Pregnancy can be a tough time for any mother, but if there's one thing we humans can be thankful for, it's that our babies don't come 20 at a time – and they aren't equipped with multiple rows of razor-sharp teeth! 


This incredible sonogram of a pregnant tiger shark was recorded by researchers from the University of Miami (UM) and University of New England (UNE), during an expedition to study shark behaviour at Tiger Beach in the Bahamas. 

The site is known for its year-round abundance of tiger sharks, and thanks to these new methods, we're beginning to form a clearer picture (pun intended) of why they hang out here.  

It all started back in 2003, when UM shark biologist Dr Neil Hammerschlag made an interesting observation: many of the sharks in the area were female. We've come to learn much about sharks over the years, but the details of their reproduction remain a mystery for most species. 

Where do they go to mate? How many pups do they have? When do they become sexually mature? In the past, scientists had to rely on observations of dead animals during necropsies when trying to answer such questions. 

So Hammerschlag and UNE marine biologist Dr James Sulikowsky put on their thinking caps, taking inspiration from human over-the-counter and in-hospital pregnancy tests to develop a non-invasive method to look for shark "baby bumps".

"Our data suggests that Tiger Beach may function as a refuge habitat for females to reach maturity as well as a gestation ground where pregnant females benefit from calm, warm waters year-round that help incubate the developing embryos and speed up gestation,” says Hammerschlag.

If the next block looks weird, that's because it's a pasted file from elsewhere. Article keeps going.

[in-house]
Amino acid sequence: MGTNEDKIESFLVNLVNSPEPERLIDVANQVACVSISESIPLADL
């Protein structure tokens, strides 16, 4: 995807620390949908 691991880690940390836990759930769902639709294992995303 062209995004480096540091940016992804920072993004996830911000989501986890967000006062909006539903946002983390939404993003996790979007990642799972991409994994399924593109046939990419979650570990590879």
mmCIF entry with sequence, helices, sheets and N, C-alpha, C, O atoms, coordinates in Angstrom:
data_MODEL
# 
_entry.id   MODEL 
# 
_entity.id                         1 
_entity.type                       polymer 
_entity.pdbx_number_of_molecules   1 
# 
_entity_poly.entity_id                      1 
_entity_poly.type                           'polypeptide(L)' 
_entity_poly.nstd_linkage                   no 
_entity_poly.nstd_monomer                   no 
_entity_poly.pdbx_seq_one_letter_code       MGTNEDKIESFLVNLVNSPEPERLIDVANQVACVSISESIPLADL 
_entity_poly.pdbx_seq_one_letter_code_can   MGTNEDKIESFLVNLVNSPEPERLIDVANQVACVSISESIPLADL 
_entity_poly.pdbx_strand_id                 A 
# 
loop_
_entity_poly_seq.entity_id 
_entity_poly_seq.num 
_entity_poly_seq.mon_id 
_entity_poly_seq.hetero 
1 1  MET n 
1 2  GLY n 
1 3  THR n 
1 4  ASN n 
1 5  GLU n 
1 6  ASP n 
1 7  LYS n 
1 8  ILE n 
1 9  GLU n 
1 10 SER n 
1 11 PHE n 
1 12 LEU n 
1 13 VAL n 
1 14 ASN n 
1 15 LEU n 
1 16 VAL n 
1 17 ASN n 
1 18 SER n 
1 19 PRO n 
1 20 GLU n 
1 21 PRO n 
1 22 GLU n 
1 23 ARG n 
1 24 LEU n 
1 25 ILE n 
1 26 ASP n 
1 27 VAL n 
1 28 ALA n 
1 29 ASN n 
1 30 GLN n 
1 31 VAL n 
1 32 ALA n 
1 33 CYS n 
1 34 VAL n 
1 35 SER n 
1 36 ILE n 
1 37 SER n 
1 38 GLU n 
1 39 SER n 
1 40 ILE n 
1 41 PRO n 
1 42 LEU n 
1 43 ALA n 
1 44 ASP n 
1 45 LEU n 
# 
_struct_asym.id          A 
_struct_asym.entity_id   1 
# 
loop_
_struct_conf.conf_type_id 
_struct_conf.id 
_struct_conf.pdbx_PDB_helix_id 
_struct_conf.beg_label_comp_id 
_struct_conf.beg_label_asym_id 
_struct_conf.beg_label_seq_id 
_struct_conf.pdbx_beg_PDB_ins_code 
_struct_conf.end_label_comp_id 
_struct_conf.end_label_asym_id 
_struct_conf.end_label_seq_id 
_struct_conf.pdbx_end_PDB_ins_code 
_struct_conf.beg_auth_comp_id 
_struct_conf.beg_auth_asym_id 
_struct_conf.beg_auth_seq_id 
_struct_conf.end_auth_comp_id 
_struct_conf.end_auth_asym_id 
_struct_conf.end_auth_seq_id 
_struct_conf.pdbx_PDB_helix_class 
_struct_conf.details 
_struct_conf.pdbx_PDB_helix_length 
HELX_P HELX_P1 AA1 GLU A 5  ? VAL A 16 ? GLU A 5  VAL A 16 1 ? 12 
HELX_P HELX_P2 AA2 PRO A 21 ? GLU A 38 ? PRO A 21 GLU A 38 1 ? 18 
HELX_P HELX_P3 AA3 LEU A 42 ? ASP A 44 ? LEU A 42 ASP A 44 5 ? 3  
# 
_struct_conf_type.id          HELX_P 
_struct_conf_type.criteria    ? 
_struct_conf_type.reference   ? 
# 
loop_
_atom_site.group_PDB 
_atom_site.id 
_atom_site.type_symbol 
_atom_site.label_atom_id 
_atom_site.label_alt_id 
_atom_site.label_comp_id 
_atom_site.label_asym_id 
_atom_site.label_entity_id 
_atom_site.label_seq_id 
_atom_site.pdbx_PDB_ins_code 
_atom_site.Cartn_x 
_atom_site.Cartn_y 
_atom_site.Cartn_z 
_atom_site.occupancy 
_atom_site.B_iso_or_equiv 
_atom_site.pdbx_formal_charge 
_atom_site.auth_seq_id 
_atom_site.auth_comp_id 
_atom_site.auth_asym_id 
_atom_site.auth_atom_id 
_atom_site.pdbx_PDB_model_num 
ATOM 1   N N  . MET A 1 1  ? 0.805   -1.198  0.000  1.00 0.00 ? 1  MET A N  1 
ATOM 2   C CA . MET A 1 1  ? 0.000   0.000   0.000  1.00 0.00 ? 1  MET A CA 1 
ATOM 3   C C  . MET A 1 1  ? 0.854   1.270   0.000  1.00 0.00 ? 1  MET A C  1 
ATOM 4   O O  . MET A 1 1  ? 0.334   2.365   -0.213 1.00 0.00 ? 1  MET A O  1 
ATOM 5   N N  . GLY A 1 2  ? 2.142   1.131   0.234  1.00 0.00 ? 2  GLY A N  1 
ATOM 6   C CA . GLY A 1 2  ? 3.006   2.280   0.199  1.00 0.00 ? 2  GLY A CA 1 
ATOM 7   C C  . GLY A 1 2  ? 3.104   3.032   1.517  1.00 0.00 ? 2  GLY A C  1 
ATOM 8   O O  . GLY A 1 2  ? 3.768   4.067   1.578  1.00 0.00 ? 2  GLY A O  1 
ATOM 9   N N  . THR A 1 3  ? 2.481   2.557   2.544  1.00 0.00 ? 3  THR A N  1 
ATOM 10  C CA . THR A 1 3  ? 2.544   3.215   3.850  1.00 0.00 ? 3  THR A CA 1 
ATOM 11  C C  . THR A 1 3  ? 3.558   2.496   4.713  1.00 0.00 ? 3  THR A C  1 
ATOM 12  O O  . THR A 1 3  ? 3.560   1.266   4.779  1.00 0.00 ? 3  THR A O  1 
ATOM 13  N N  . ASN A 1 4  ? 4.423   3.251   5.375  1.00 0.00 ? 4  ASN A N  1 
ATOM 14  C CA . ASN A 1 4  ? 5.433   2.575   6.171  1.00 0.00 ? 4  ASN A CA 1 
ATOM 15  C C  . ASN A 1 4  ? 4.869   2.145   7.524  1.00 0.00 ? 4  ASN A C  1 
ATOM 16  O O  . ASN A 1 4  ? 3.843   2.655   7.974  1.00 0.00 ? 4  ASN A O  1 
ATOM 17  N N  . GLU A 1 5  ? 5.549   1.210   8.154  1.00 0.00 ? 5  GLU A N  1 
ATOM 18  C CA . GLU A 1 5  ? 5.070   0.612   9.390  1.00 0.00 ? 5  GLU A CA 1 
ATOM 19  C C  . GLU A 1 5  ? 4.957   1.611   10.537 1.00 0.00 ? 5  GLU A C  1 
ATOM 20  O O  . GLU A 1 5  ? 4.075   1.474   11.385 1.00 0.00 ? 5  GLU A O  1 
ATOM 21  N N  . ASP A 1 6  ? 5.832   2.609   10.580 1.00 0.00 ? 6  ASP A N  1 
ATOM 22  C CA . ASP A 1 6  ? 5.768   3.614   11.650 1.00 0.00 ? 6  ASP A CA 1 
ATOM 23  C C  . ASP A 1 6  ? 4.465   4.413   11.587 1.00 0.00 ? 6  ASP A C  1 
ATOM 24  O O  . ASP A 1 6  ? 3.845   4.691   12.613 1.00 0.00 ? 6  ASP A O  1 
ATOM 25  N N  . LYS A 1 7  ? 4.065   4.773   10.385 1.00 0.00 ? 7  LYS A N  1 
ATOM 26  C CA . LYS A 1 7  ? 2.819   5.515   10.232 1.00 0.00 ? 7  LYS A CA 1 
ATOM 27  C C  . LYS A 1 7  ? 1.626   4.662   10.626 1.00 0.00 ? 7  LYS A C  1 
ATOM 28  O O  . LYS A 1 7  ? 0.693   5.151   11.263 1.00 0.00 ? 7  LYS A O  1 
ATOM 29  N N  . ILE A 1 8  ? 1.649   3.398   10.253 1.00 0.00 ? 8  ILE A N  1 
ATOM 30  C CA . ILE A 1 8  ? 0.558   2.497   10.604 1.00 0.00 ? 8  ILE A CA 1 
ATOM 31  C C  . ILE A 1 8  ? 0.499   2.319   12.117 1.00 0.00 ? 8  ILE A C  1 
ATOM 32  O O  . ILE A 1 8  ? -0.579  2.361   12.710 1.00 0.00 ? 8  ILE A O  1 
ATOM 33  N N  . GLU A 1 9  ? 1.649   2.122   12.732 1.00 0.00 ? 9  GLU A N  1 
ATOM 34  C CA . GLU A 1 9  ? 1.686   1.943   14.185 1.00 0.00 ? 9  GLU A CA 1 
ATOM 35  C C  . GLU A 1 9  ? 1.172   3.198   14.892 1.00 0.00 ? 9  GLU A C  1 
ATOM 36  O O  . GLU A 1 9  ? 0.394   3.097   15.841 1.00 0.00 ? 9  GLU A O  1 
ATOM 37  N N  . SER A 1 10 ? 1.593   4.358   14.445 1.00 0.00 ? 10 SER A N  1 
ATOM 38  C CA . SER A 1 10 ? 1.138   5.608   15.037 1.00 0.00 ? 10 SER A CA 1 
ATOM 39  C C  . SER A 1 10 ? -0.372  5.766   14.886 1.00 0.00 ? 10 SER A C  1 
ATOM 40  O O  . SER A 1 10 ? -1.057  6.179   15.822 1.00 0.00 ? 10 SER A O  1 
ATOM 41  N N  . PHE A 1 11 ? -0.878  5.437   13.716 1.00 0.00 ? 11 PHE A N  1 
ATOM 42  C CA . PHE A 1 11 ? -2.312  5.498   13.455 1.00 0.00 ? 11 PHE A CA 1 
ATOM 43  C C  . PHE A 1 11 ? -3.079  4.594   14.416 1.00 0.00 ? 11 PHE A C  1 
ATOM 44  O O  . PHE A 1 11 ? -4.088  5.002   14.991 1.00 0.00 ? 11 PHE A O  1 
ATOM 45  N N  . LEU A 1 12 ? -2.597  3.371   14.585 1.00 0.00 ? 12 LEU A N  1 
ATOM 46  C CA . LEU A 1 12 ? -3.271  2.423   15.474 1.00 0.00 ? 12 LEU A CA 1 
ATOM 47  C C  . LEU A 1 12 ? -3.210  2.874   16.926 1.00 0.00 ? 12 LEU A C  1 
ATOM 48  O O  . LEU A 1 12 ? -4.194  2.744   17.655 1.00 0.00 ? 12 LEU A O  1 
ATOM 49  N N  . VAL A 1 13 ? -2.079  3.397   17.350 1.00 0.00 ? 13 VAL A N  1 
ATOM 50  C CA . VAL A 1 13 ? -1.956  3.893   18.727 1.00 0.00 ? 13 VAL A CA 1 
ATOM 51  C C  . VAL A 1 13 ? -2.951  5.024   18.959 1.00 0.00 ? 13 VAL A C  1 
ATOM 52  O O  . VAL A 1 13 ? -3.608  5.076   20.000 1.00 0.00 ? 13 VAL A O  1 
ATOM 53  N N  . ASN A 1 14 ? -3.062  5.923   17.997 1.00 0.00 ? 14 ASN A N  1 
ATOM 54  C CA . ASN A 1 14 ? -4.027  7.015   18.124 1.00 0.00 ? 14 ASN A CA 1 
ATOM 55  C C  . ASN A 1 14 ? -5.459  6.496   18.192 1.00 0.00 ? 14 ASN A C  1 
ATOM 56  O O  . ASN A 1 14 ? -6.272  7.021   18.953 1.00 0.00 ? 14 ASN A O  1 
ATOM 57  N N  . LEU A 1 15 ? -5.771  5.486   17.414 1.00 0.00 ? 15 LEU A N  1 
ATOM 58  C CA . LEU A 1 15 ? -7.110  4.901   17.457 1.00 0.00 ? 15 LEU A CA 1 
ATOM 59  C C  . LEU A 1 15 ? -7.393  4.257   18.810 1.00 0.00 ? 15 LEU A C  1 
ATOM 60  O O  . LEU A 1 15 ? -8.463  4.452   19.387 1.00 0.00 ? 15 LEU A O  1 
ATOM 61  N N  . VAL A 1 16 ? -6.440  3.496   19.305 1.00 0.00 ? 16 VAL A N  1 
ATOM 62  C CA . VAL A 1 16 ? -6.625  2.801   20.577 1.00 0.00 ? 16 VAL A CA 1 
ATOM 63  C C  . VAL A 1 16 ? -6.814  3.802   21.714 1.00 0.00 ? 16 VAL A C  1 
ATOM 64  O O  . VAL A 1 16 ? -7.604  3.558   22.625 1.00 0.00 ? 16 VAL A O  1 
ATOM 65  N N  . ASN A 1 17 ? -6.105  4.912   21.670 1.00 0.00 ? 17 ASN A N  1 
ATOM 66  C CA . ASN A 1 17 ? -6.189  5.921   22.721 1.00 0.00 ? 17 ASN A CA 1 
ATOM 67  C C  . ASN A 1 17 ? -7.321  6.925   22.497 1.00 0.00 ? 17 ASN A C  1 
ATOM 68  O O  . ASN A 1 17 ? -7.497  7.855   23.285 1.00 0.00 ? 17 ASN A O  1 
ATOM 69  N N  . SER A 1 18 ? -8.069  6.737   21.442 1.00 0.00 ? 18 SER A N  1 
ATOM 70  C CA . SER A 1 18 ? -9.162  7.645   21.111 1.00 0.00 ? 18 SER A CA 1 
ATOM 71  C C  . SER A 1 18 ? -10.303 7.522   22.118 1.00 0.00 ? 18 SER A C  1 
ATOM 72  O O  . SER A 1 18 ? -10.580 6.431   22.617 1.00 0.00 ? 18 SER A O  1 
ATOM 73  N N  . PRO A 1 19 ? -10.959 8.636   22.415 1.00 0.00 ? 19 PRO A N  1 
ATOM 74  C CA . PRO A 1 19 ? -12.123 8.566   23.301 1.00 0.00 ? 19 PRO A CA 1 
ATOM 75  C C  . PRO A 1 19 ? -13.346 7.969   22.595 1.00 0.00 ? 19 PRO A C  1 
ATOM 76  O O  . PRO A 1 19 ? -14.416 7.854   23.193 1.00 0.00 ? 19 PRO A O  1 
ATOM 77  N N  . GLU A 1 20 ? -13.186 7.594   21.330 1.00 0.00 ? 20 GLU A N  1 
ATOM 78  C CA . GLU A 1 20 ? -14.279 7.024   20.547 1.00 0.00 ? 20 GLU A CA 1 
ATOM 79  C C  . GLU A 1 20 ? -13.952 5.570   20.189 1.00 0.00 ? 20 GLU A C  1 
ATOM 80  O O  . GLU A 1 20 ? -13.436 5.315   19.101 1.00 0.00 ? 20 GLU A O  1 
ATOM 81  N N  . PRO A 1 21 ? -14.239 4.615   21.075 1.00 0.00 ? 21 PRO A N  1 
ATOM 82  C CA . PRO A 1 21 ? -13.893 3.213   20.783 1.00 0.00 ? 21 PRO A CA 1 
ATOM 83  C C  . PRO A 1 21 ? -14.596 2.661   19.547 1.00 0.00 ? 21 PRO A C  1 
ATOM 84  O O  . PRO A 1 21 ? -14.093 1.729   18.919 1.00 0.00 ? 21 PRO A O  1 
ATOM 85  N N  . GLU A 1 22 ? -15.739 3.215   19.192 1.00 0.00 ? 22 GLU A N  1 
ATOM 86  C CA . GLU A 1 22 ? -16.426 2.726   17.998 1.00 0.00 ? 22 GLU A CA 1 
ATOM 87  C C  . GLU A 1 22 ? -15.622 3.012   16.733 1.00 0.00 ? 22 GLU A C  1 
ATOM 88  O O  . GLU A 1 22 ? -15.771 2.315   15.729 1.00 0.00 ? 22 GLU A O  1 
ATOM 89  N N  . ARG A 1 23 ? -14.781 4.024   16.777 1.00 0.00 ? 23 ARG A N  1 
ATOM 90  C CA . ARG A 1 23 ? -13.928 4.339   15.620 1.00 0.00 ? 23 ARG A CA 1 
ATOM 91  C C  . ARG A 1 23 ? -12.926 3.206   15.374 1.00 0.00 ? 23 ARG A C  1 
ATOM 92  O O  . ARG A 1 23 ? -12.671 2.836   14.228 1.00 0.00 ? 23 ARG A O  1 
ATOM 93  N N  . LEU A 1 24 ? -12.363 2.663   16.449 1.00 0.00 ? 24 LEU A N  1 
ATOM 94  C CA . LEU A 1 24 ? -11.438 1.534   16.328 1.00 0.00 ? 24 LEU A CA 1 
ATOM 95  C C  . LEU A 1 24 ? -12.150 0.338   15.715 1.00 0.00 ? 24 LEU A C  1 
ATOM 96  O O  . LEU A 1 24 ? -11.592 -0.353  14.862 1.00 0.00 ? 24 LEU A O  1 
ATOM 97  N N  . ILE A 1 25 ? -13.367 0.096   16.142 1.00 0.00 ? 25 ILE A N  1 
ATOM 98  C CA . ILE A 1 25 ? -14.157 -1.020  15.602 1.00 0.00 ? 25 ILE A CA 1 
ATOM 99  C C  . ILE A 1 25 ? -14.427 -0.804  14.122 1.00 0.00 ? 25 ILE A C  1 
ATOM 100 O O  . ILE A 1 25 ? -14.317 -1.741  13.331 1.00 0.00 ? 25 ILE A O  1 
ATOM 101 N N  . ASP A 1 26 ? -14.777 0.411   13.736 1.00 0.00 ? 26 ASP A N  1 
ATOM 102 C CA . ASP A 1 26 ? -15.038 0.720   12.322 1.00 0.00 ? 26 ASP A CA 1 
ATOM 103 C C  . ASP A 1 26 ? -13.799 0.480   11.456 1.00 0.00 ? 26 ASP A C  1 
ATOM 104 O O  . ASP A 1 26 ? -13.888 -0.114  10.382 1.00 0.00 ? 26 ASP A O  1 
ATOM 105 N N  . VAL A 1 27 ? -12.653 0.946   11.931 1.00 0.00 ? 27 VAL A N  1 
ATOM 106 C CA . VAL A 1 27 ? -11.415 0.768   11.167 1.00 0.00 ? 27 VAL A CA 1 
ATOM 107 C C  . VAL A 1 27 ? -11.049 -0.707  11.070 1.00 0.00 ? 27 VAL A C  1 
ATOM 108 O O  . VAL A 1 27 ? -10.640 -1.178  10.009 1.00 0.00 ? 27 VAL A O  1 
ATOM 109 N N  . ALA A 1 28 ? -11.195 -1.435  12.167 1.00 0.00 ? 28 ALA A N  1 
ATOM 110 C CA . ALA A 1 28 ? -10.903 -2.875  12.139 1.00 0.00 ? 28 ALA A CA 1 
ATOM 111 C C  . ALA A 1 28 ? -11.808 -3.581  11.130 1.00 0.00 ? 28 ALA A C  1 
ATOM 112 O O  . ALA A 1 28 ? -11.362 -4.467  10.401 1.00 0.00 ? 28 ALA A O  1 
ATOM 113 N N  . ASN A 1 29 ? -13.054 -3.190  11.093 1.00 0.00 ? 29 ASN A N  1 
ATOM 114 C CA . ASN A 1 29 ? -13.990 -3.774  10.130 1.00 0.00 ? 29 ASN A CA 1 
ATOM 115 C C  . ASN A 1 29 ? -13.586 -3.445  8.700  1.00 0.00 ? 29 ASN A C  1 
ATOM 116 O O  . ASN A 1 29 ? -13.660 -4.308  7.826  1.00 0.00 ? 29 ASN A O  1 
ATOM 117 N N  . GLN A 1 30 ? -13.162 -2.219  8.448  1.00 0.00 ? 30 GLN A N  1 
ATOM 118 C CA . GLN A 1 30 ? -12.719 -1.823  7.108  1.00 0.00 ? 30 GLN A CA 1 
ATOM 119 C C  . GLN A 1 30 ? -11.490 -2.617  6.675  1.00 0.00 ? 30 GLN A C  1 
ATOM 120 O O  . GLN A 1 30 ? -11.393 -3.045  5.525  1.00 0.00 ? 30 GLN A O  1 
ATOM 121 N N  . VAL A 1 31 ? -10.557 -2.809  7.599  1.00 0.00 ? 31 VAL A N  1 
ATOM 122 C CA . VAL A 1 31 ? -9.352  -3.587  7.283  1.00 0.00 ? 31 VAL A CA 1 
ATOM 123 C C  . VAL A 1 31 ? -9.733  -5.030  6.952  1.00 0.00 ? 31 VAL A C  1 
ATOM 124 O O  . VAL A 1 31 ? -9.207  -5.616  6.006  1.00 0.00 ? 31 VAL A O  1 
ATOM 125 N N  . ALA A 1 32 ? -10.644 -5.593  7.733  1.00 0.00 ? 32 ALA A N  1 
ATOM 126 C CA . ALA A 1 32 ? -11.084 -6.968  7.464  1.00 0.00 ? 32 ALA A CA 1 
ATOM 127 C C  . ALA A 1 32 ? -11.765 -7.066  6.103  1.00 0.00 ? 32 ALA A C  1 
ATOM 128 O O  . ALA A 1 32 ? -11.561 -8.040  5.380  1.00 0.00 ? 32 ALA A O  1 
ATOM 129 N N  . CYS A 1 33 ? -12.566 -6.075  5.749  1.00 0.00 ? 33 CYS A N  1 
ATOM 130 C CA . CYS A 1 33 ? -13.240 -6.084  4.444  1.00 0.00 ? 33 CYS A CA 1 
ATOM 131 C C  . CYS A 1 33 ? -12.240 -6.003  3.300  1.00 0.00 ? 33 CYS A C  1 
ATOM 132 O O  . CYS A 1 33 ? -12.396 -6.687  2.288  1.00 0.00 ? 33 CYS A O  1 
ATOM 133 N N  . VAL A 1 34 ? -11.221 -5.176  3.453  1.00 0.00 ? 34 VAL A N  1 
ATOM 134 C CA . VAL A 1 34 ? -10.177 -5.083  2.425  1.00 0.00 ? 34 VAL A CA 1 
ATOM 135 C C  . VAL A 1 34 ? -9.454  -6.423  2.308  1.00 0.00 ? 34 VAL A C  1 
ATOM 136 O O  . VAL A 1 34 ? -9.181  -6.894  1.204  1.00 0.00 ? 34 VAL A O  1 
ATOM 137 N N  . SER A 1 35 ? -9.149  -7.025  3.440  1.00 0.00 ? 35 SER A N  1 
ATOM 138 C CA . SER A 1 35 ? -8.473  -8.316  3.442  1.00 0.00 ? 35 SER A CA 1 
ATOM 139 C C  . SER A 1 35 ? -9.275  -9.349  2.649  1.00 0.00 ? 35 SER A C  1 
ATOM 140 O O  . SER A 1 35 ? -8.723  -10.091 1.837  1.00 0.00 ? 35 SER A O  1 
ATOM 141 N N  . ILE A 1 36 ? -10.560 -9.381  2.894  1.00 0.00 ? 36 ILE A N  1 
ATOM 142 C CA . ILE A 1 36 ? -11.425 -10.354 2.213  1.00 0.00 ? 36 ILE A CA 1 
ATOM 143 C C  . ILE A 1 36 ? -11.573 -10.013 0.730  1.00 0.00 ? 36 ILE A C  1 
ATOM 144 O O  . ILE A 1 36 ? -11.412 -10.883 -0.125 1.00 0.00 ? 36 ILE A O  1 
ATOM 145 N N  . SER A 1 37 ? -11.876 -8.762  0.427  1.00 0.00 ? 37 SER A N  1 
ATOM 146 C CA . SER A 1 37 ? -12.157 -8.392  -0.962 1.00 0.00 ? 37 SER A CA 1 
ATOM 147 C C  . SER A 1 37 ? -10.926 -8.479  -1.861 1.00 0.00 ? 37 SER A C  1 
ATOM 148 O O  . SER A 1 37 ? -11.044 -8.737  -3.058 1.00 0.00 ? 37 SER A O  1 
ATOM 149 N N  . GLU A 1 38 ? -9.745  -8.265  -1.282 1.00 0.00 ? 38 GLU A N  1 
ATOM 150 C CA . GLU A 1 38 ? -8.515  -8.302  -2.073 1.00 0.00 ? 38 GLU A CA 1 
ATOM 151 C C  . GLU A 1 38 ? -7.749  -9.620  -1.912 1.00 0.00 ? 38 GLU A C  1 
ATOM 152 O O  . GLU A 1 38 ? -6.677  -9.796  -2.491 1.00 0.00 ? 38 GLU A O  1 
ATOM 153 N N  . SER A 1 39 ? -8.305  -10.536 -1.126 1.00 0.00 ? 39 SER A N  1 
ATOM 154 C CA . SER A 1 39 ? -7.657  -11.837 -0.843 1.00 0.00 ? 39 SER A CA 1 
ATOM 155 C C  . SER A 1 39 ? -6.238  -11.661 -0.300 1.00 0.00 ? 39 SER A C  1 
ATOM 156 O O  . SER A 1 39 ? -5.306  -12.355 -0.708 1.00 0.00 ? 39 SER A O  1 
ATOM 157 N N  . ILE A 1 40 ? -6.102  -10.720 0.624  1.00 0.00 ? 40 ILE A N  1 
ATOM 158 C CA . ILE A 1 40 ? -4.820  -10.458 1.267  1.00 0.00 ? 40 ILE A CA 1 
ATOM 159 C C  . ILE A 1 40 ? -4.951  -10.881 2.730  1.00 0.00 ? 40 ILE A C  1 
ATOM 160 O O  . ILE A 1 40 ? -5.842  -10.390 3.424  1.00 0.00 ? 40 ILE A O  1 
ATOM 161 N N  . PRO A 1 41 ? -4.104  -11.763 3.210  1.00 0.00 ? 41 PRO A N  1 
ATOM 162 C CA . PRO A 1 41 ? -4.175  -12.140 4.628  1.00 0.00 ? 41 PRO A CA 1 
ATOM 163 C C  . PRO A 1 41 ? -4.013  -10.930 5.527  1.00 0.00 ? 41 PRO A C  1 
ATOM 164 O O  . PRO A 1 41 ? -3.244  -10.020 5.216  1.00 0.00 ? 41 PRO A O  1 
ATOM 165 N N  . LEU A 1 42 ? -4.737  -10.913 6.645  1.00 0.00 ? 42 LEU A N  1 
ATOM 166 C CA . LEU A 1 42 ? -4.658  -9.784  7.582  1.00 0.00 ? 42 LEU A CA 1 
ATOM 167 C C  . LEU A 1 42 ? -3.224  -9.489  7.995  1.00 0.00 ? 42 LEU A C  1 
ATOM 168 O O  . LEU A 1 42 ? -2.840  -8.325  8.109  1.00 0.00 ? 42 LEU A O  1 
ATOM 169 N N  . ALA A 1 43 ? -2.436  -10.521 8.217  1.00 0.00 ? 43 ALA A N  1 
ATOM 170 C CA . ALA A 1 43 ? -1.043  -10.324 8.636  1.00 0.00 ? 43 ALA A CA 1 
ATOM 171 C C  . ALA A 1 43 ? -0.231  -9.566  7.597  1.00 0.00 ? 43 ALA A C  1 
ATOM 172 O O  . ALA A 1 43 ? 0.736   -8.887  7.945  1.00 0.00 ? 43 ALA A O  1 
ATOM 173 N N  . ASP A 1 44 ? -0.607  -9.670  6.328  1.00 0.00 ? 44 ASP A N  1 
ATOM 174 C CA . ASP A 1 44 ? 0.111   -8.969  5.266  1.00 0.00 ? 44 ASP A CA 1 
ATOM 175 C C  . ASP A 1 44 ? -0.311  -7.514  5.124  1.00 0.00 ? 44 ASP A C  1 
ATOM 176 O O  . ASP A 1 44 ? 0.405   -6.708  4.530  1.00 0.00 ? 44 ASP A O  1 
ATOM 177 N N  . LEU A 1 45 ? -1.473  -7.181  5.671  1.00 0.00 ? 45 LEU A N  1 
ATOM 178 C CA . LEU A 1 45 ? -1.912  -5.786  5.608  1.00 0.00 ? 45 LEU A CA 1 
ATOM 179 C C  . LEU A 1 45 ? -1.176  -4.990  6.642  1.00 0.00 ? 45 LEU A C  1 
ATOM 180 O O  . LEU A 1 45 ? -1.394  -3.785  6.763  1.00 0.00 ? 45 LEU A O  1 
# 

The team used the same imaging technology used by medical professionals on pregnant women, only modified for use at sea. A screen was replaced with goggles and waterproof casings were added.

Getting the sharks on board and prepped for the procedure is something that takes an incredible amount of finesse and teamwork. Sharks are quite sensitive to stress, so "check-ups" like this must be done quickly and gently.

A quick blood sample also allowed the team to test the levels of circulating sex hormones, just like those an obstetrician would test for on a human patient. 

"We don’t fully remove sharks from the water," the team explains. "We use a specially designed platform that is partially submerged to secure them."

You might notice the shark in the video is clamping down on a pipe. This pump actually helps the shark during work-up (the term used to describe a shark check-up) by keeping oxygenated ocean water flowing over the gills. All said and done, the entire procedure takes under twenty minutes.

Sharks bite when they're stressed, explains the team. So in a way, the water pipe acts as a pacifier. When the shark is calm, the work-up can proceed without any trouble, and the shark swims safely away once the tag is placed. 

Research has shown that although tiger sharks produce large litters, the pups are inefficient swimmers, and extremely vulnerable to predation as they grow – especially by other sharks. Learning where these threatened animals go to breed, and how they use that environment, is a crucial step in better protecting them. This vital intel can help us ensure that these cosmopolitan swimmers don't overlap with fisheries during the most critical stages of life.

Data from the sharks' satellite tags – which will pop off on their own and cause the sharks no pain – will help the team better understand where these females are going. 

"I think a lot of people have been waiting for this,” Hammerschlag told TakePart earlier this year. “In 2011, James and I published a paper saying we need to come up with these non-lethal alternatives. People at the time said the tech’s not out there. When this study came up we wanted to prove it for ourselves. It can be done."


The full study can be found in the Journal of Aquatic Biology, here

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